Important: This documentation covers modern versions of Yarn.
For 1.x docs, see
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Editor SDKs

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Smart IDEs (such as VSCode or IntelliJ) require special configuration for TypeScript to work when using Plug'n'Play installs. This page intends to be a collection of settings for each editor we've worked with - please contribute to this list!

The editor SDKs and settings can be generated using yarn dlx @yarnpkg/sdks (or yarn sdks if you added @yarnpkg/sdks to your dependencies). Its detailed documentation can be found on the dedicated page. Generally speaking:

  • Use yarn sdks vscode vim to generate both the base SDKs and the settings for the specified supported editors.
  • Use yarn sdks base to generate the base SDKs and then manually tweak the configuration of unsupported editors.
  • Use yarn sdks to update all installed SDKs and editor settings.

Tools currently supported

Note: Be aware that only the SDKs for the tools present in your root package.json will be installed (the tool won't look at the dependencies from your other workspaces). So don't forget to run the command again should you change the set of tools used by your project!

ExtensionRequired package.json dependency
Builtin VSCode TypeScript Servertypescript

* Flow is currently incompatible with PnP.

If you'd like to contribute more, take a look here!

Editor setup


To support features like go-to-definition a plugin like ZipFS is needed.

  1. Run the following command, which will generate a new directory called .yarn/sdks:
yarn dlx @yarnpkg/sdks vscode
  1. For safety reason VSCode requires you to explicitly activate the custom TS settings:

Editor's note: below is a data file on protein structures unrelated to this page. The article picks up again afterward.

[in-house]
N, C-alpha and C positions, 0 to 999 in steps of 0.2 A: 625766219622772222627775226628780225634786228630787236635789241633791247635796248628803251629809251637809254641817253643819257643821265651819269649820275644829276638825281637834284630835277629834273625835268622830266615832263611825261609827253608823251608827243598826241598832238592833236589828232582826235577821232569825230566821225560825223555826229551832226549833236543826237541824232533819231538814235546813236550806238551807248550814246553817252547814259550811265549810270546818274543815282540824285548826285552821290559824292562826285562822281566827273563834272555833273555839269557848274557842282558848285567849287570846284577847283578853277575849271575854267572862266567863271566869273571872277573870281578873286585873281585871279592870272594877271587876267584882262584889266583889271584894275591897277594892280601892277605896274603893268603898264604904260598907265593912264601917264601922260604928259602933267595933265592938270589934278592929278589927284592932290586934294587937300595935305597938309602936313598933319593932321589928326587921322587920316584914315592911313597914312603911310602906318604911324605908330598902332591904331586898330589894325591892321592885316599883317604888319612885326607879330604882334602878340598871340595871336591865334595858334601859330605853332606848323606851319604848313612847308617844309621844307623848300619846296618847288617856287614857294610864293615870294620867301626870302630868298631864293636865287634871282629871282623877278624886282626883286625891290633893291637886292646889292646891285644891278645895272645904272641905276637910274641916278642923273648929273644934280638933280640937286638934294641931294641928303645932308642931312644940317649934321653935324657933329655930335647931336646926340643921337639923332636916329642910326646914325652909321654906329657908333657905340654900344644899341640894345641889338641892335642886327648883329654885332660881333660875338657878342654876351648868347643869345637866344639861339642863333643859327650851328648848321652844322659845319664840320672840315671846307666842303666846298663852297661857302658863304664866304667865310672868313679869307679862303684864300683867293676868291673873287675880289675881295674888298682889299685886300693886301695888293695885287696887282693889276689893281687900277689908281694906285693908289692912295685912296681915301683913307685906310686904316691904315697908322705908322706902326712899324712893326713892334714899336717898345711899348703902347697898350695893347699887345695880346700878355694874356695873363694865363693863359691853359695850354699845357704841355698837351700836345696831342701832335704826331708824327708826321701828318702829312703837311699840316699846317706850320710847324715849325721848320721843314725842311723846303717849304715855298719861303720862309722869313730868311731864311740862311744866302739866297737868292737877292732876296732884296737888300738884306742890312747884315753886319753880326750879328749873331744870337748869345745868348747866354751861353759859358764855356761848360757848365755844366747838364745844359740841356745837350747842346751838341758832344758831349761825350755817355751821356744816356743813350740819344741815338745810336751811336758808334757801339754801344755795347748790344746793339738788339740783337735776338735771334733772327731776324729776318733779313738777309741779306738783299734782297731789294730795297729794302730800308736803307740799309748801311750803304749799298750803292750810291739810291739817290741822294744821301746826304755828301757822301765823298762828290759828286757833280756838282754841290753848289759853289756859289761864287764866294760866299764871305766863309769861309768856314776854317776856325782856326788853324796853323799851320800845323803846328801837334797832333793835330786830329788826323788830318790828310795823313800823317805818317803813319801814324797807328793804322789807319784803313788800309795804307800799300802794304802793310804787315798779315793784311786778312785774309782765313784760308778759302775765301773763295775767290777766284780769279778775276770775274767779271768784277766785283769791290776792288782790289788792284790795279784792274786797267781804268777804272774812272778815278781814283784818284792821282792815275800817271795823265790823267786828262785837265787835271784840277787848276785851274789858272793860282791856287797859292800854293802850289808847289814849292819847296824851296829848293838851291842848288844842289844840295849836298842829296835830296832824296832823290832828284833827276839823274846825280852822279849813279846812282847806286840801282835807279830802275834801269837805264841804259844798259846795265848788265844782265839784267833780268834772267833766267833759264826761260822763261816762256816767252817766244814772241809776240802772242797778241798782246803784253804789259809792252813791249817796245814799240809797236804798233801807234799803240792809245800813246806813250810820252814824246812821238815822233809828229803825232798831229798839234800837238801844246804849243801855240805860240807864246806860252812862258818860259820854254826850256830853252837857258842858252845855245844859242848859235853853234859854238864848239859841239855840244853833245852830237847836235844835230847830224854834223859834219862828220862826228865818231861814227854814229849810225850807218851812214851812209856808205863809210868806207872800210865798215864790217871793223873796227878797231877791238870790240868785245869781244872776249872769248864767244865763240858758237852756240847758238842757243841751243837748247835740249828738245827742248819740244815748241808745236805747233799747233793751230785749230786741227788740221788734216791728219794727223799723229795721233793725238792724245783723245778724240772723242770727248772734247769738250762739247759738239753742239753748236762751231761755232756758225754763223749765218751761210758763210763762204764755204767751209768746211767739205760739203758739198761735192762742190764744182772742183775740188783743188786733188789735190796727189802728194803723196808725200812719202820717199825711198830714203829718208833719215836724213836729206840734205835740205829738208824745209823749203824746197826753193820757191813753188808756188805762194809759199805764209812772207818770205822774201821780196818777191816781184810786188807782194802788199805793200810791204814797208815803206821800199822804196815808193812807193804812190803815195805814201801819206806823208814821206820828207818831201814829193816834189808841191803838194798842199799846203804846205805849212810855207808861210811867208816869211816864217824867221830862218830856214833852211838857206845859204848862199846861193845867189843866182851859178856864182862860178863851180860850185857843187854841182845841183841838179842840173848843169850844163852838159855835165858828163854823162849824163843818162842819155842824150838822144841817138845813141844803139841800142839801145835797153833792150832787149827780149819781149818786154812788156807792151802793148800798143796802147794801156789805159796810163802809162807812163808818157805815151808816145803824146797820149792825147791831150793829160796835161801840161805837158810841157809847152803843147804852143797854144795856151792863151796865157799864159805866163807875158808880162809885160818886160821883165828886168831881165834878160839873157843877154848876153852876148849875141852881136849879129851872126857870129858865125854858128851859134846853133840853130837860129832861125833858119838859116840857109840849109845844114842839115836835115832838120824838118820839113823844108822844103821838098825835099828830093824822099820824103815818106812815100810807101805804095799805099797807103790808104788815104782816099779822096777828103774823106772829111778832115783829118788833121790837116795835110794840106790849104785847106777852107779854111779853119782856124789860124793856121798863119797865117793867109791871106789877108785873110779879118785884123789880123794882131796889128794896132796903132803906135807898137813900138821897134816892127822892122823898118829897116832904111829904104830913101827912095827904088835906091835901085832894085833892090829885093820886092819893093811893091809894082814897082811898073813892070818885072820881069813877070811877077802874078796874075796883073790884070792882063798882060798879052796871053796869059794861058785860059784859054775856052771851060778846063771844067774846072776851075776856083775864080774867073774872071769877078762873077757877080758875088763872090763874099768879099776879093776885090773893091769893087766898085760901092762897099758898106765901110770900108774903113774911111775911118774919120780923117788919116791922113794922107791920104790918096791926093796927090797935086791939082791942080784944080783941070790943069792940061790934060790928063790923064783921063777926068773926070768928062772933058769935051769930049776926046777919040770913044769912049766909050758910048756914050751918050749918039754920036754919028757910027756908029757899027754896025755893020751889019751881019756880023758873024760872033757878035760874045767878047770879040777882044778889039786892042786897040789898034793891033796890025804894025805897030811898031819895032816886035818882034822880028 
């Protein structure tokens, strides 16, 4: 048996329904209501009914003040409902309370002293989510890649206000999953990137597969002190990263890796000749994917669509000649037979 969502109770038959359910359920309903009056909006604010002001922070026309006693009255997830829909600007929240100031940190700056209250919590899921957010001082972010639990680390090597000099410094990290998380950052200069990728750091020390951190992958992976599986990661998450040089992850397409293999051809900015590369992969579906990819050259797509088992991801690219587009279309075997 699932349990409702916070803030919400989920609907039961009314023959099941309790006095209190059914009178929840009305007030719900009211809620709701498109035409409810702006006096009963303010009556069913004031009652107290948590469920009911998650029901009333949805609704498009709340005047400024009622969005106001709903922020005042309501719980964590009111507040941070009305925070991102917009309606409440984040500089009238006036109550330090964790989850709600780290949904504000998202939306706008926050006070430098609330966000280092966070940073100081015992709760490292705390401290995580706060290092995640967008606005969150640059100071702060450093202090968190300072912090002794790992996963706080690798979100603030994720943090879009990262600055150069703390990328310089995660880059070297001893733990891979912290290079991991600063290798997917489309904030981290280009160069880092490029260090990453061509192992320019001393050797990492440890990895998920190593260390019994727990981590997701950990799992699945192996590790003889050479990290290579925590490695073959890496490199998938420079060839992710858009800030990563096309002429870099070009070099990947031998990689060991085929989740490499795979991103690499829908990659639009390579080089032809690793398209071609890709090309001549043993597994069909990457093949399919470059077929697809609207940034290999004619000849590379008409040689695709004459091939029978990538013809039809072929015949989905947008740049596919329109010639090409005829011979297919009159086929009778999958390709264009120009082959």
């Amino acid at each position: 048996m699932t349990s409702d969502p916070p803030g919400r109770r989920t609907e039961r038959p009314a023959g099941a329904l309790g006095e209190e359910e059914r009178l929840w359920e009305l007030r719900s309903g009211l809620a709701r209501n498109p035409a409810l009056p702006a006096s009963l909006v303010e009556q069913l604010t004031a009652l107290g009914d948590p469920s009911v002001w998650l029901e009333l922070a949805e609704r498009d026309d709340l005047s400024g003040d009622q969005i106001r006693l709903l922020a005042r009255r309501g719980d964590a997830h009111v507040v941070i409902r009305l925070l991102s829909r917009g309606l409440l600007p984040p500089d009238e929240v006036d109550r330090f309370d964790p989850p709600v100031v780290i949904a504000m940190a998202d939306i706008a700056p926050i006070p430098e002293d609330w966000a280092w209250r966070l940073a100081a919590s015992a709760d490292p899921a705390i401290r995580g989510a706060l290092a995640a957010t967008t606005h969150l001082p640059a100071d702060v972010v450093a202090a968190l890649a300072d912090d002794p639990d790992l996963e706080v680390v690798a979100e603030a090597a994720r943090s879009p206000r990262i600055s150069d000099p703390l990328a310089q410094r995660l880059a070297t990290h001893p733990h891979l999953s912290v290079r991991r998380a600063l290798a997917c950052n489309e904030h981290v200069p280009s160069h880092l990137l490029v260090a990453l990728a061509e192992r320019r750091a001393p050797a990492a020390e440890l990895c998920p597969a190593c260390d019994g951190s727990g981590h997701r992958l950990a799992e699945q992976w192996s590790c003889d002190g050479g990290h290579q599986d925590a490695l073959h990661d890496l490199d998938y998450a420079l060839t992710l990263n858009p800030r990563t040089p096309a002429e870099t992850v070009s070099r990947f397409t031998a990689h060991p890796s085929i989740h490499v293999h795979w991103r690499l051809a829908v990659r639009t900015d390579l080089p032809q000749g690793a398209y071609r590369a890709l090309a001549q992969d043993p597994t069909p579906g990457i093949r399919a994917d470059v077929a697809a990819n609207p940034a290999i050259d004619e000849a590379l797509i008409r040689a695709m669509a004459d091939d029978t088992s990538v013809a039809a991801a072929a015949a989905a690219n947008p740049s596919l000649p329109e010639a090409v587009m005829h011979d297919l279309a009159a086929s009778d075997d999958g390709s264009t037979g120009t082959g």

2. Press ctrl+shift+p in a TypeScript file

  3. Choose "Select TypeScript Version"

  4. Pick "Use Workspace Version"

Your VSCode project is now configured to use the exact same version of TypeScript as the one you usually use, except that it will now be able to properly resolve the type definitions!

Note that VSCode might ask you to do Step 3 again from time to time, but apart from that your experience should be mostly the same as usual. Happy development!


To support features like go-to-definition a plugin like vim-rzip is needed.


Run the following command, which will generate a new directory called .yarn/sdks and create a .vim/coc-settings.json file:

yarn dlx @yarnpkg/sdks vim

Neovim Native LSP

Note: Requires Neovim version >=0.6

Run the following command, which will generate a new directory called .yarn/sdks:

yarn dlx @yarnpkg/sdks base

With the .yarn/sdks in place TypeScript support should work out of the box with nvim-lspconfig and theia-ide/typescript-language-server.


The SDK comes with a typescript-language-server wrapper which enables you to use the ts-ls LSP client.

  1. Run the following command, which will generate a new directory called .yarn/sdks:
yarn dlx @yarnpkg/sdks base
  1. Create a .dir-locals.el with the following content to enable Flycheck and LSP support and make sure LSP is loaded after local variables are applied to trigger the eval-after-load:
  . ((eval . (let ((project-directory (car (dir-locals-find-file default-directory))))
                (setq lsp-clients-typescript-server-args `("--tsserver-path" ,(concat project-directory ".yarn/sdks/typescript/bin/tsserver") "--stdio")))))))
  1. Do note, that you can rename :local as you'd like in case you have SDKs stored elsewhere (other than .yarn/sdks/...) in other projects.


  • Since the Yarn packages are kept within their archives, editors need to understand how to work with such paths should you want to open the files (for example when command-clicking on an import path originating from an external package). This can only be implemented by those editors, and we can't do much more than opening issues to ask for this feature to be implemented (for example, here's the VSCode issue: #75559).

    As a workaround, you can run yarn unplug pkg-name to instruct yarn to unzip the package, which will re-enable Go to definition functionality for the specific package.